The Structural Biology group operates a world leading suite of synchrotron radiation beamlines dedicated to the study of biological macromolecules:
Research performed at the ESRF produces over 20% of the protein structures submitted in the world and accounts for over 50% of those that come from Europe. To see a list of structures solved at the ESRF see the BIOSYNC website. The following are some recent results.
Stuctural Basis for DNA Binding Specificity by the Auxin-Dependent ARF Transcription Factors.
Boer et al, Cell 156, 577-589, January 30, 2014
Auxin is a plant hormone involved in key steps of growth, roots formation or flowering. The cellular response involves ubiquitin-proteasome dependent degradation of Auxin/Indole Acetic Acid (Aux/IAA) proteins, transcriptional corepressores that act by binding auxin response factors (ARFs).
ARFs are modular transcription factors, consisting of four domains conserved in all members of this family. The DNA-Binding Domain (DBD) at the N-terminus, often followed by a Middle Region Domain that regulates transcription and C-terminal domain (III/IV) that mediates ARF-Aux/IAA interactions.
Figure 1- Crystal structure of ARF1-DBD monomer colored by subdomais (B3 DBD in green; DD in blue and yellow; AD in red).
The crystal structures of the DNA-binding domains of two different ARFs, ARF1 and ARF5, were determined on ID14-1 and ID14-4, at 1.45 Ȧ and 2.15 Ȧ resolution, respectively. ARF1-DBD was solved using single-wavelength anomalous dispersion (SAD) on a seleno-methionine (SeMet) derivative, and the resulting model was used for molecular replacement on the other structures.
DBDs are composed of three structural sub-domains (figure 1). The binding domain B3, which folds in a seven-stranded beta-barrel structure, the dimerization domain DD, characterized by an antiparallel five-stranded central β-sheet that is highly curved (100o), resulting in a taco-like shape, and the anciliary domain AD that folds in a small five-stranded β-barrel-like structure. ARF1 and ARF5 models subtly differed in the topology of several loops but showed the same overall structure.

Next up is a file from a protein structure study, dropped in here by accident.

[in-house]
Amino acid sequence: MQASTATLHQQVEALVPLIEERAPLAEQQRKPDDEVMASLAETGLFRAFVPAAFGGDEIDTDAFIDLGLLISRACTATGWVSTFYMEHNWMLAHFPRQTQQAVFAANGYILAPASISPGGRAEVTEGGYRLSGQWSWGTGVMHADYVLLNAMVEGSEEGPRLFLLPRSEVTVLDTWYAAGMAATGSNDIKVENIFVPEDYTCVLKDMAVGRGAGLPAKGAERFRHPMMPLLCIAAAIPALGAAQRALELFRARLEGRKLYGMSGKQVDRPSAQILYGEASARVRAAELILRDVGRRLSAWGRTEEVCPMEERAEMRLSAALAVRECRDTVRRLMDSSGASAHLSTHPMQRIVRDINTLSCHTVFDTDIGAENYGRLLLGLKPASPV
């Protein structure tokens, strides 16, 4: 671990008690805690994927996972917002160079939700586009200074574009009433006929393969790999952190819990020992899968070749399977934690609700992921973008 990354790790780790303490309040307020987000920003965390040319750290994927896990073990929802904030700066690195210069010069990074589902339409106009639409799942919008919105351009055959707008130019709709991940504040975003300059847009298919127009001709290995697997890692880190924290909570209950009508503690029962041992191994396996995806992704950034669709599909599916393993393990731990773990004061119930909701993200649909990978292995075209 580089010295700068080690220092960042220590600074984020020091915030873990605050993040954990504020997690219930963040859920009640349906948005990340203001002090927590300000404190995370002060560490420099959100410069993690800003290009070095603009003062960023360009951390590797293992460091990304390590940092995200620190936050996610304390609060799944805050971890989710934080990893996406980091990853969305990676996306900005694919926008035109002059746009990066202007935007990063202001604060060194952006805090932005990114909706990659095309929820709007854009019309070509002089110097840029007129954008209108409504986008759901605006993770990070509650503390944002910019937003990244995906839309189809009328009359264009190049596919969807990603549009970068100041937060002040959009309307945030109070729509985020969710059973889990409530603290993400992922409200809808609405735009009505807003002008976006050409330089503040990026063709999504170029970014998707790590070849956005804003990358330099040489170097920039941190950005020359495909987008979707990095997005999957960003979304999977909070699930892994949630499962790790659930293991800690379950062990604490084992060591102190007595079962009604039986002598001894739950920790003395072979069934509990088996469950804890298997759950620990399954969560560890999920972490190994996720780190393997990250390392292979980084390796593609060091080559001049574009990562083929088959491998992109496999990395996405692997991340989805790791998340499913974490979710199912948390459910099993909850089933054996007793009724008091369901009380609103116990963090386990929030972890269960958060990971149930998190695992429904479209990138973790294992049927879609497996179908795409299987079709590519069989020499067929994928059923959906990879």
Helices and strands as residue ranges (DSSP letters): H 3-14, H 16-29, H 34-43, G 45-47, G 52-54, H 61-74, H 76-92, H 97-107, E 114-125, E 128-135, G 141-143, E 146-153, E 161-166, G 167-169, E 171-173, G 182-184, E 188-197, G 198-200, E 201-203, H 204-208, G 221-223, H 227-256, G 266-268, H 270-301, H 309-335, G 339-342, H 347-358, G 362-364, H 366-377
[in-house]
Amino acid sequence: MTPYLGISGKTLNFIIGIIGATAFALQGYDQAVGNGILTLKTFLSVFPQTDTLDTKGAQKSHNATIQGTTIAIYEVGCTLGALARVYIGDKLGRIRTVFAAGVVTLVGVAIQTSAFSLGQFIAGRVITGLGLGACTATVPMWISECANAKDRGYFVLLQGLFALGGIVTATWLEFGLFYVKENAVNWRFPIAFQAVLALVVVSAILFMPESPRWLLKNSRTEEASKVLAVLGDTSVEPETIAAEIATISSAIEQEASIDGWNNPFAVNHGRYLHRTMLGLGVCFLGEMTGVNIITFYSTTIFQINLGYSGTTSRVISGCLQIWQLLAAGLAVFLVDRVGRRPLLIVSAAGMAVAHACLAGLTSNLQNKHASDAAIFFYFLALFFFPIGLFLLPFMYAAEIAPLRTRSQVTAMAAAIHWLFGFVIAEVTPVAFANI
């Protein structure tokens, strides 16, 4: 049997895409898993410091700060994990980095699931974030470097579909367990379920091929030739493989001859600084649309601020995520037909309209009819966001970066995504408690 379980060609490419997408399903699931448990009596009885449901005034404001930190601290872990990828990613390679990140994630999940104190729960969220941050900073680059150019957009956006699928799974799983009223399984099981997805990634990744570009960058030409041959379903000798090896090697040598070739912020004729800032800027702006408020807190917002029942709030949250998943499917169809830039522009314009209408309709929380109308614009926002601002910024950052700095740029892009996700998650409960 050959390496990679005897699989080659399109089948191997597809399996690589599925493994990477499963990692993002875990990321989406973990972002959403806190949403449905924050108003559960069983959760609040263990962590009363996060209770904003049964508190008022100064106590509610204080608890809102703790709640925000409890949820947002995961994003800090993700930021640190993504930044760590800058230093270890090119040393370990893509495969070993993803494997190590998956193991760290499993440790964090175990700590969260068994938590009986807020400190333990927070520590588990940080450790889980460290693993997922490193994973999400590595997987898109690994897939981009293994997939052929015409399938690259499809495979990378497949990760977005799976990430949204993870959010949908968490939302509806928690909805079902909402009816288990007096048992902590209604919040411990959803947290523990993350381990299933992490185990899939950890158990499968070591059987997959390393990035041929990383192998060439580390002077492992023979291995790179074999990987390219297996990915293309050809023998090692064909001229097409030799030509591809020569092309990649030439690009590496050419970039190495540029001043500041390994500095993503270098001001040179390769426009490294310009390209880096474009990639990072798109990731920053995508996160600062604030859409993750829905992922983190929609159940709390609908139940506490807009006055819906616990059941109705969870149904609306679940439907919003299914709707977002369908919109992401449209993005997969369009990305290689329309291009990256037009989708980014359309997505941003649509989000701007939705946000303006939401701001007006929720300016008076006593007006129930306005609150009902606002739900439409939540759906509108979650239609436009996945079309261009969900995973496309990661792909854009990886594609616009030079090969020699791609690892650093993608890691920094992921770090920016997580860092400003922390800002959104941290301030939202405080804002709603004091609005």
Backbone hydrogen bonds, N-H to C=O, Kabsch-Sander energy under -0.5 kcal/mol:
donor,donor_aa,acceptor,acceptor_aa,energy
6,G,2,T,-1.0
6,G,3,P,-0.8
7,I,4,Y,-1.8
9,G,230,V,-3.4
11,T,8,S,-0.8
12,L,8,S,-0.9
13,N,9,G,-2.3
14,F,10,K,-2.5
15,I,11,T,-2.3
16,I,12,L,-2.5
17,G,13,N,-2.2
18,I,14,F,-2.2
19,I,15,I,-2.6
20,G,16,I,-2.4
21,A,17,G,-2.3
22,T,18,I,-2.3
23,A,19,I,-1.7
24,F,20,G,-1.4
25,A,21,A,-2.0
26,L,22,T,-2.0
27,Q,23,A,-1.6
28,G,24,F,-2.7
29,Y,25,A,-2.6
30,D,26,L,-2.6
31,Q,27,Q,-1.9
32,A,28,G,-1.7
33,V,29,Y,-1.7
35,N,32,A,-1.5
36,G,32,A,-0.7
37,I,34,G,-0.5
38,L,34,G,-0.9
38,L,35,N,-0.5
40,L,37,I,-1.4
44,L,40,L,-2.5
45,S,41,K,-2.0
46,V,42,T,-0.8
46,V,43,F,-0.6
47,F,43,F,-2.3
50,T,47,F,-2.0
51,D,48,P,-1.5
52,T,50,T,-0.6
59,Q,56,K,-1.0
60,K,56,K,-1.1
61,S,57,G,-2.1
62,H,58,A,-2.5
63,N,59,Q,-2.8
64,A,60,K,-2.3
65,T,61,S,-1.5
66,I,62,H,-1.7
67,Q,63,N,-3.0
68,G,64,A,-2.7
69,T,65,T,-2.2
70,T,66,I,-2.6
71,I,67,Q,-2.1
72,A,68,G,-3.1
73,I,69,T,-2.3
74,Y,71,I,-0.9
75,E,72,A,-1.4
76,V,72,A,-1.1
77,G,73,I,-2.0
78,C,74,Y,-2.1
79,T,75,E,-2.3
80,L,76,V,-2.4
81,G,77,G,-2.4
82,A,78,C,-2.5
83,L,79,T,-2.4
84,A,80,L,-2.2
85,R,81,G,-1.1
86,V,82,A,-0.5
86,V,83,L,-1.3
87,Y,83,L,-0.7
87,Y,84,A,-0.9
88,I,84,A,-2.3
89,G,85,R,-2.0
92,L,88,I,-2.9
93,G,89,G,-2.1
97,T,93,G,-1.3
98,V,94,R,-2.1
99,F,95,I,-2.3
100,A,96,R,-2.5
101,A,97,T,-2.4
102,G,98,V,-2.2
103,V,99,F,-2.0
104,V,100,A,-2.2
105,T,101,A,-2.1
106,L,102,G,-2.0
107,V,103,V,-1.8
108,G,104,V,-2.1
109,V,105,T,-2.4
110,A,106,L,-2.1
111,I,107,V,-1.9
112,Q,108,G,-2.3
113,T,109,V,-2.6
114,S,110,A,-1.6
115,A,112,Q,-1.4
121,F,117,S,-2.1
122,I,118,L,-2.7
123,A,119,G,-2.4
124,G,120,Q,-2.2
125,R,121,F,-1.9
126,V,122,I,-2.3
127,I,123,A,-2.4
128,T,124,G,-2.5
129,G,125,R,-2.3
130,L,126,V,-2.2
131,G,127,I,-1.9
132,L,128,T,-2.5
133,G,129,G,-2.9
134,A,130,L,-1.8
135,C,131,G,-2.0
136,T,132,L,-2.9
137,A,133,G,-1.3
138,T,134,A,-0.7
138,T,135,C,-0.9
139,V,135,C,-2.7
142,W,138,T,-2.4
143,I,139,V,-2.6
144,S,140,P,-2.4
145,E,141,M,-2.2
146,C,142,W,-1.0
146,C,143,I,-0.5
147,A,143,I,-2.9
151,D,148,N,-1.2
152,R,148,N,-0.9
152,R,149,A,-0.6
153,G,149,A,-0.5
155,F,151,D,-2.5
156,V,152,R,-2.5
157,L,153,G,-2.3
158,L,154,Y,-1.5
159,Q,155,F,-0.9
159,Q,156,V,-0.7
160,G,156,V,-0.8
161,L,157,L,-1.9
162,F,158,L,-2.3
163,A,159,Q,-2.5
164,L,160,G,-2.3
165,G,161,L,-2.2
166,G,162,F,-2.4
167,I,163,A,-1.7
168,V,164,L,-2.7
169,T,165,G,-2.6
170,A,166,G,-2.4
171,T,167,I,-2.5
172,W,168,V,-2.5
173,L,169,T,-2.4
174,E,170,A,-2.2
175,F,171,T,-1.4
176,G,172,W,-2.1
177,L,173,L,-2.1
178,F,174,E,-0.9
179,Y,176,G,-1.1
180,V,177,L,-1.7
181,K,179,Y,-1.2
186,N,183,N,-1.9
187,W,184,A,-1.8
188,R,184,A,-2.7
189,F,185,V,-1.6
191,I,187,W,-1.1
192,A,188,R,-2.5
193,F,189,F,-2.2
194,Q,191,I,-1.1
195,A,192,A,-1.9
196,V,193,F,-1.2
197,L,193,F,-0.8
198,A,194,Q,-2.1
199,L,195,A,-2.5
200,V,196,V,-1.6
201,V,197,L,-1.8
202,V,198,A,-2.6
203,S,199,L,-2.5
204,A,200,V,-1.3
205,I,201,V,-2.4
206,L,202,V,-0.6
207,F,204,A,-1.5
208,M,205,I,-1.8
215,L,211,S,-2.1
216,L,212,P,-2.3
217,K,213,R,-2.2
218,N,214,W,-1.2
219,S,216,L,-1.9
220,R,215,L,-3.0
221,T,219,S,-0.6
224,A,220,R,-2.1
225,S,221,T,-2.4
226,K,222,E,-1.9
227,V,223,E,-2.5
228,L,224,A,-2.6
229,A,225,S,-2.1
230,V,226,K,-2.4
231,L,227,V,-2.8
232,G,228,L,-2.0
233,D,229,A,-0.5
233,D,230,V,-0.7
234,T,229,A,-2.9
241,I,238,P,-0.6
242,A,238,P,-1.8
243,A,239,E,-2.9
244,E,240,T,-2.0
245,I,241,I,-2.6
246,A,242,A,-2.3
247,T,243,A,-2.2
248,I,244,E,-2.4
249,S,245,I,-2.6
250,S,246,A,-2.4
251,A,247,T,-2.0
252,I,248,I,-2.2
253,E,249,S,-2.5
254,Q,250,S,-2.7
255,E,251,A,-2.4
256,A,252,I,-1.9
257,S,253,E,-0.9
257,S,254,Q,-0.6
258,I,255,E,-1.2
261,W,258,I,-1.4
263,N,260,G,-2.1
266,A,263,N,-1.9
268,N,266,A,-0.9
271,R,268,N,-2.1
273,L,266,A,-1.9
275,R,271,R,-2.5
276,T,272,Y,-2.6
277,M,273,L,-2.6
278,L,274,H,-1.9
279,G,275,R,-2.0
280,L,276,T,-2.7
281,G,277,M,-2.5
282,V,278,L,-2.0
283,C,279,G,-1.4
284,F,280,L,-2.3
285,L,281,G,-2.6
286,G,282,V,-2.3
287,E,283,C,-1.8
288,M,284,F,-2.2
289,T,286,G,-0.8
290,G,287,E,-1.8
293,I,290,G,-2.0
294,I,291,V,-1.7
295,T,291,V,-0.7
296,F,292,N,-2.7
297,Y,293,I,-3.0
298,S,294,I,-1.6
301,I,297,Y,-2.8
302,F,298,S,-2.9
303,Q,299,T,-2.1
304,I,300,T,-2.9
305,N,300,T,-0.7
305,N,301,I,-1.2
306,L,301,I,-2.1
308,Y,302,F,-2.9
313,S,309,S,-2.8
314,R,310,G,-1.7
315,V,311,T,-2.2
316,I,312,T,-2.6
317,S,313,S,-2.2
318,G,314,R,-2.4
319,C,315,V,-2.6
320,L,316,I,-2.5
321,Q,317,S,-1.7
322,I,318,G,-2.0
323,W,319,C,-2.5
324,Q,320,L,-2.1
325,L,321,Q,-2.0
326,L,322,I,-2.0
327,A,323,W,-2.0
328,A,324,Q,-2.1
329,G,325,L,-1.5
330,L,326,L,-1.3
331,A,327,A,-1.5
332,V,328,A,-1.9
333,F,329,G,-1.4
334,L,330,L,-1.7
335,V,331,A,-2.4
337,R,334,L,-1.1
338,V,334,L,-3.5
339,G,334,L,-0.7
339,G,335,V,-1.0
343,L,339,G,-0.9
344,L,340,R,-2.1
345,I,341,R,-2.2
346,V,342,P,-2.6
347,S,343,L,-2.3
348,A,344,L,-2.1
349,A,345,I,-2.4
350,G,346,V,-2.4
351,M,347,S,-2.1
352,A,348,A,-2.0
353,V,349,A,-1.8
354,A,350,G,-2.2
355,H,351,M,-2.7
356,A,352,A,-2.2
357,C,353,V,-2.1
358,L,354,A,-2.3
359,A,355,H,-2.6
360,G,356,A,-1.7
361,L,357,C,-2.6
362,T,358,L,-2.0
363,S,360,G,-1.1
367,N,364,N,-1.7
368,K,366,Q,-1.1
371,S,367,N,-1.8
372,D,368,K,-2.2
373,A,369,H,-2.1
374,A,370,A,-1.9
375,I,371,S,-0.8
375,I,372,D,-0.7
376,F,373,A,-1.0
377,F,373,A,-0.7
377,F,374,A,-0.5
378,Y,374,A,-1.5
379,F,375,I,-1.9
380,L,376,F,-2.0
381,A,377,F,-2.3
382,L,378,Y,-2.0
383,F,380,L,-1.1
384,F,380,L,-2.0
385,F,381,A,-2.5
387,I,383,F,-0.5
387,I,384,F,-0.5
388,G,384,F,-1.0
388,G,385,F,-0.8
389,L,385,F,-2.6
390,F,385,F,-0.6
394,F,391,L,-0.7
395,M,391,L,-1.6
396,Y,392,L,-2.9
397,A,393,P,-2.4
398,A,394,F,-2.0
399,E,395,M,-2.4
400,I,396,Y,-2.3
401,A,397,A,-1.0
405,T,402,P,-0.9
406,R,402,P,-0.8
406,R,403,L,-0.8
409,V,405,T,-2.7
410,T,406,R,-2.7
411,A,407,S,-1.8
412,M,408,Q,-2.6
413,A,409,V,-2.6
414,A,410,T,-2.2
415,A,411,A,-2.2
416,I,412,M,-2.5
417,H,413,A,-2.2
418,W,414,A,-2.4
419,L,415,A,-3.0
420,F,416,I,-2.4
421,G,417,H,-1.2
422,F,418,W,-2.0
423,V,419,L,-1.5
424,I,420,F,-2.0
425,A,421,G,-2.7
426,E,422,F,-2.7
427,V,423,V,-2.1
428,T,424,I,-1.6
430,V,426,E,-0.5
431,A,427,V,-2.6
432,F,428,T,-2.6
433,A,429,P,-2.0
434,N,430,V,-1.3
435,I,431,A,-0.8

The dimer interface contacts of DD include hydrophobic interactions between several conserved aminoacids and stabilization by a network of hydrogen bonds. The authors used SAXS (BM29) to prove that dimerization was not just a crystallographic artifact and can occur in solution, as well. This dimerization revealed to be critical for in vivo ARF function.
Figure 2– Crystal structure of an ARF1-DBD/ER7 complex. ARF1-DBD monomers are differently colored. ER7 nucleotide sequence with auxin response elements (AuxRE) in orange.
The complex ARF1/DBD-DNA was cocrystallized and the structure solved at 2.9 Ȧ, on ID14-1. The complex has a U-shaped form with the DNA located on the tips of the dimer (figure 2). The two B3 domains bind to the inverted auxin response DNA elements located at both extremes of the oligonucleotide. Comparison between the structure apo- and DNA-bound ARF1-DBD didn't show huge differences, except the fact that the B3 domains are rotated relative to the DDs by 25o. The loops that connect the B3 domain to the DD are mostly disorded in the structures, which indicates flexibility. This in agreement with the length differences in these loops on ARF1 and ARF5, suggests that this feature could be related with the ARF spacing preference/specificity.
The evolution of the facility, in the context of the ESRF upgrade, is encompassed within UPBL10/MASSIF. This facility, to be located at beamlines ID30 and BM29, will have at its core three beamlines optimised for highly automated, high-throughput sample evaluation.
Many of the world's leading pharmaceutical companies carry out proprietary research on our beamlines developing future drug candidates. Industrial clients can access our facilities through our mail-in crystallography service MXpress or by applying directly for beamtime. See the Industry website for details.
In-house research runs in parallel to beamline operation, helping us to perfect techniques while investigating key scientific areas. Current projects include:
- Beamline instrumentation (Kappa gonimeters, dehydration devices, sample characterisation)
- The molecular basis of the extreme radiation resistance of Deinococcus radiodurans
- Structural studies of enzymatic transition states
- Activation mechanisms of LysR transcription regulators.
A number of laboratories and facilities are available to the community. Of particular interest is The Partnership for Structural Biology (PSB) which is a collaboration between ESRF, EMBL, ILL and IBS to bring together a set of complementary technologies for structural biology.
- The Partnership for Structural Biology
- Cryo-Bench Laboratory
BM14 - ESRF beamline managed and operated by a consortium between EMBL and NII, India, permitting European and Indian access. Both public (ESRF) and consortium beamtime (40 and 60%, respectively) are offered.
Collaborating Research Group beamlines